Mathematical modelling: a guidebook
An excellent guide for teachers to learn about and employ mathematical-modelling projects in the classroom. The guide discusses what mathematical modelling is, discusses a framework that students can follow, describes types of models and provides age-appropriate example problems.Resource details
Teacher package: mathematical modelling
This site gives descriptions and approaches, and provides a number of links to real-world example problems to take inspiration from.Resource details
Understanding compound interest
Students learn how compound interest works and why saving now can help you later.Resource details
Different ways to pay
Students learn about the pros and cons of various payment options, what happens to their money, different consumer products and where to go for more information.Resource details
By the end of Year 10, students can use mathematical modelling to solve practical problems involving proportion and scaling, evaluating and modifying models, and reporting assumptions, methods and findings.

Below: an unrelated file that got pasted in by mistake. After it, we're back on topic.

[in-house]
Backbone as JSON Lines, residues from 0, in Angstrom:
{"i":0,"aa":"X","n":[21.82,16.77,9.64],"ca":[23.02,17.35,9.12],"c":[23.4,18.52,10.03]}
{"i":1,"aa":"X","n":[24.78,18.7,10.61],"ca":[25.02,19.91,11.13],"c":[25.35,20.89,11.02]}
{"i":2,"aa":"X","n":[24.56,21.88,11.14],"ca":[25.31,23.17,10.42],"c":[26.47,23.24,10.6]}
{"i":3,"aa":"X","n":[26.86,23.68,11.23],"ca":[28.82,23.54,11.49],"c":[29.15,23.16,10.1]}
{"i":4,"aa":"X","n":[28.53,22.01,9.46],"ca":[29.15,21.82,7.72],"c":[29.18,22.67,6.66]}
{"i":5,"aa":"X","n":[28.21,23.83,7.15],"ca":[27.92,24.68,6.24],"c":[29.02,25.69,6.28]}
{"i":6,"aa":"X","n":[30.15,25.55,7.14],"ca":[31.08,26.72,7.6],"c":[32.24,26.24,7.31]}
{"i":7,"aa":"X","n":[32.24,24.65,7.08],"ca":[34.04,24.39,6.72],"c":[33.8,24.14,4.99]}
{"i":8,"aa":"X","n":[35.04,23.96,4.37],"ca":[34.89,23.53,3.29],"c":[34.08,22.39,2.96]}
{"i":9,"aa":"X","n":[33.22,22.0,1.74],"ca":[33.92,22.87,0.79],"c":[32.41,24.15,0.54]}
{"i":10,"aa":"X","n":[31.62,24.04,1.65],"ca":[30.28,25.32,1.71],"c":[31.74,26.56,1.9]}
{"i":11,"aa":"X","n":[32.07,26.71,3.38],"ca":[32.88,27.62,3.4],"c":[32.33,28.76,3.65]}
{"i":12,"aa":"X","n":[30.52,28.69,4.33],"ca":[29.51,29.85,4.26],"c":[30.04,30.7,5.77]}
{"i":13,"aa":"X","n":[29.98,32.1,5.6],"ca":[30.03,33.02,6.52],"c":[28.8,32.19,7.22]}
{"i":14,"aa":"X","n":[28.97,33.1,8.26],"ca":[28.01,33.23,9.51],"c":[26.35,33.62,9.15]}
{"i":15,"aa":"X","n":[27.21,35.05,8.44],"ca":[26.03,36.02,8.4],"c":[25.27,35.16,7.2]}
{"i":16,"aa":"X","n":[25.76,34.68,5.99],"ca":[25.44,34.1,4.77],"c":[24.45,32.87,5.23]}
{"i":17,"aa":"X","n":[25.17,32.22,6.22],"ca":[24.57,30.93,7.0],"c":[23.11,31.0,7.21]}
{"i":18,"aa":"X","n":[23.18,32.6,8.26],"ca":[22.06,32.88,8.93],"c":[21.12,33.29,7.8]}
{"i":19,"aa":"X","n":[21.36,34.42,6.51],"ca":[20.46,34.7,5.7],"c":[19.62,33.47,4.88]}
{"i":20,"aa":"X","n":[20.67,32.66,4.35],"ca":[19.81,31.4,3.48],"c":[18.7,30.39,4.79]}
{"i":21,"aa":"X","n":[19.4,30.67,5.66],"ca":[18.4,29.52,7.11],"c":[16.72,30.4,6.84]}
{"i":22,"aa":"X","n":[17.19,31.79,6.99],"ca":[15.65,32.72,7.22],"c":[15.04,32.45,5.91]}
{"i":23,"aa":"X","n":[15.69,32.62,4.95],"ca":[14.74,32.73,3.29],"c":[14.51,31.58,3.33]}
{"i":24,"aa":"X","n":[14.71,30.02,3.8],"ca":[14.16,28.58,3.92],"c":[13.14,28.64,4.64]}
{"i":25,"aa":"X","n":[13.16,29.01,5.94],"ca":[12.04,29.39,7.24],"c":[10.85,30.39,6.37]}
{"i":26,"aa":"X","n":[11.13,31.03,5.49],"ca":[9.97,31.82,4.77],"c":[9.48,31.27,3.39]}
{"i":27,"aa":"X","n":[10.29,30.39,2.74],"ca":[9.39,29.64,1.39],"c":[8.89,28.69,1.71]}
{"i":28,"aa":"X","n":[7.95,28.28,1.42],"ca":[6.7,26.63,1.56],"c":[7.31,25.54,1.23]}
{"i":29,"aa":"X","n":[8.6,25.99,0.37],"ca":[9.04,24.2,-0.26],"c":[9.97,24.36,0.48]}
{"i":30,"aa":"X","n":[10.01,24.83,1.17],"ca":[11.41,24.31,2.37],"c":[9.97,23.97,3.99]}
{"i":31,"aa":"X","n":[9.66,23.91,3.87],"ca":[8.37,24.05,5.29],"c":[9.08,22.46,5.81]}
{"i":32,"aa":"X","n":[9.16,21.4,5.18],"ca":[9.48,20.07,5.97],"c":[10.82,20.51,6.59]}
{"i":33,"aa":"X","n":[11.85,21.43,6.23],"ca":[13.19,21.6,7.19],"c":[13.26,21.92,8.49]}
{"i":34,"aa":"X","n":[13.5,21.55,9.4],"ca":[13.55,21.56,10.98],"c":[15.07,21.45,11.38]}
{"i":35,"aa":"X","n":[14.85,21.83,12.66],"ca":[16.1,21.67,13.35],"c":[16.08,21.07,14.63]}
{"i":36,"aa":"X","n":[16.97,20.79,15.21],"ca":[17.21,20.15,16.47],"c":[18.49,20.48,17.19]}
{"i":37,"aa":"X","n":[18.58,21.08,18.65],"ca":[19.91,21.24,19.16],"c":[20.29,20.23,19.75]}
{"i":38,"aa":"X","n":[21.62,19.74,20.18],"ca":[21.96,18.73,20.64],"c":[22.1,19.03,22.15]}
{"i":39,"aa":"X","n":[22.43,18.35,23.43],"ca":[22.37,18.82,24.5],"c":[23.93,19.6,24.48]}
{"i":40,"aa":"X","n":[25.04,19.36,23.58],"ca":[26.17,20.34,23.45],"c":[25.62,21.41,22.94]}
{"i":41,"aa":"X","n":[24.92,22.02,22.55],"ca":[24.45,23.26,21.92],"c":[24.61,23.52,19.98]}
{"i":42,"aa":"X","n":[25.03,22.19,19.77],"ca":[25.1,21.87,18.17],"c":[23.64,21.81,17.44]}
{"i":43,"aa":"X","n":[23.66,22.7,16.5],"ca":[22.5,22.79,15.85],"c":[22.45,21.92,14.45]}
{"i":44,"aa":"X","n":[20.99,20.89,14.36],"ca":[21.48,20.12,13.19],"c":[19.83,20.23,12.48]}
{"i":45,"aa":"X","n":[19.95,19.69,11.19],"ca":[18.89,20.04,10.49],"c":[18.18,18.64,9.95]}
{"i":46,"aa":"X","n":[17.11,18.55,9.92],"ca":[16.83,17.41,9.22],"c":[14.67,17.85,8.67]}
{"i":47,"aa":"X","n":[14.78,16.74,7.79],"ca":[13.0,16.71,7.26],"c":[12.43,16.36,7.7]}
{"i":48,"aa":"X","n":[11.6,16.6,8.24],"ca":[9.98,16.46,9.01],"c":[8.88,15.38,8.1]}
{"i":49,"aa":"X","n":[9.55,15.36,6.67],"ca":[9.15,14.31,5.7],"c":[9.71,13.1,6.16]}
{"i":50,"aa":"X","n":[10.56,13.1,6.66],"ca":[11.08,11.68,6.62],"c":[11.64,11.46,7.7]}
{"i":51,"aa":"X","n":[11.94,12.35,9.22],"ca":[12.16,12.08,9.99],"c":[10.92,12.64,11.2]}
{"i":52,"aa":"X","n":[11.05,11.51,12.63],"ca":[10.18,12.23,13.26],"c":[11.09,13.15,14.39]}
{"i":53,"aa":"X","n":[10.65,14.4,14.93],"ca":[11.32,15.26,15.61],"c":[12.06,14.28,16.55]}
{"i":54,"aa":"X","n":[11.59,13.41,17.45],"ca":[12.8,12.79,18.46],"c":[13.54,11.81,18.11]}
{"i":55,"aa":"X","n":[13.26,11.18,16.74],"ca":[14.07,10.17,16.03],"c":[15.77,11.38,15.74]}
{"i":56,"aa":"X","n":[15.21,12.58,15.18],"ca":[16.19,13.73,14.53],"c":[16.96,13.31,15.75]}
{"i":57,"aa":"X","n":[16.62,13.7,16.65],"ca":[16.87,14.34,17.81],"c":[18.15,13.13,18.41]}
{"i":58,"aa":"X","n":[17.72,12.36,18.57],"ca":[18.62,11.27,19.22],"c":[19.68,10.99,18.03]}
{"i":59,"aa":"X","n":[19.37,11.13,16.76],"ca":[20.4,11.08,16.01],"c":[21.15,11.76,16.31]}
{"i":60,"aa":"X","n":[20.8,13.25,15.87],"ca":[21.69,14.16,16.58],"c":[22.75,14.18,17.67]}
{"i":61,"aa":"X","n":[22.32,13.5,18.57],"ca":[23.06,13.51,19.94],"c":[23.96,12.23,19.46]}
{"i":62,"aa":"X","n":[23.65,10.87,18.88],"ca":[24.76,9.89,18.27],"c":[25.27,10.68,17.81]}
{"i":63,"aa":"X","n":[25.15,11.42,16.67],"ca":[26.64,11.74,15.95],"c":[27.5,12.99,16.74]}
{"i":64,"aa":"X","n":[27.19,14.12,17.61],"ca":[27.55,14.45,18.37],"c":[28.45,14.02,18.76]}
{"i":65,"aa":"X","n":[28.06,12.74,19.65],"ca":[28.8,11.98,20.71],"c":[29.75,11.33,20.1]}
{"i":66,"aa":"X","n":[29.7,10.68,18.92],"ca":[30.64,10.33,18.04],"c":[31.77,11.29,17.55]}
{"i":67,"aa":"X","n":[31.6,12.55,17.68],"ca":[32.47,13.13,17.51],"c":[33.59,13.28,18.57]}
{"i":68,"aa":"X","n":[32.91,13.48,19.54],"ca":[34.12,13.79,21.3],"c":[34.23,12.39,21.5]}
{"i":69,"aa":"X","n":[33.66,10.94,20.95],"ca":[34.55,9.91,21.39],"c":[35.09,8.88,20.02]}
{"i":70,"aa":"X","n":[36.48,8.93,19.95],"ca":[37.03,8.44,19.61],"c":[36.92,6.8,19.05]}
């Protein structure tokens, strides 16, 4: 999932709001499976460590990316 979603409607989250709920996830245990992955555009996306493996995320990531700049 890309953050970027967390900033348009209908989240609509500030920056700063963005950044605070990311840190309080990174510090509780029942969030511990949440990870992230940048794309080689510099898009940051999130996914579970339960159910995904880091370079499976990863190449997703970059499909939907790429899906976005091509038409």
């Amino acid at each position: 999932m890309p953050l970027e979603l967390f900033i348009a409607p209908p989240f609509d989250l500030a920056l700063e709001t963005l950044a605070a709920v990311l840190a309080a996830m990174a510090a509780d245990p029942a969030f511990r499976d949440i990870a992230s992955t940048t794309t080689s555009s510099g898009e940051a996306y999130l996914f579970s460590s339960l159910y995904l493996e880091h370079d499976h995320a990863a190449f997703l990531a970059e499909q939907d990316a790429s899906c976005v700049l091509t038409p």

A modelling activity that uses geometry and scaling, and applies this knowledge to a real-world Defence problem.Resource details
Mathematical modelling: a guidebook
An excellent guide for teachers to learn and employ mathematical modelling projects into the classroom. The guide discusses what mathematical modelling is, discusses a framework that students can follow, describes types of models and provides age-appropriate example problems.Resource details
This video employs knowledge of geometry, similar triangles, scale drawing and loci. An effective short activity to use on the board in the classroom.Resource details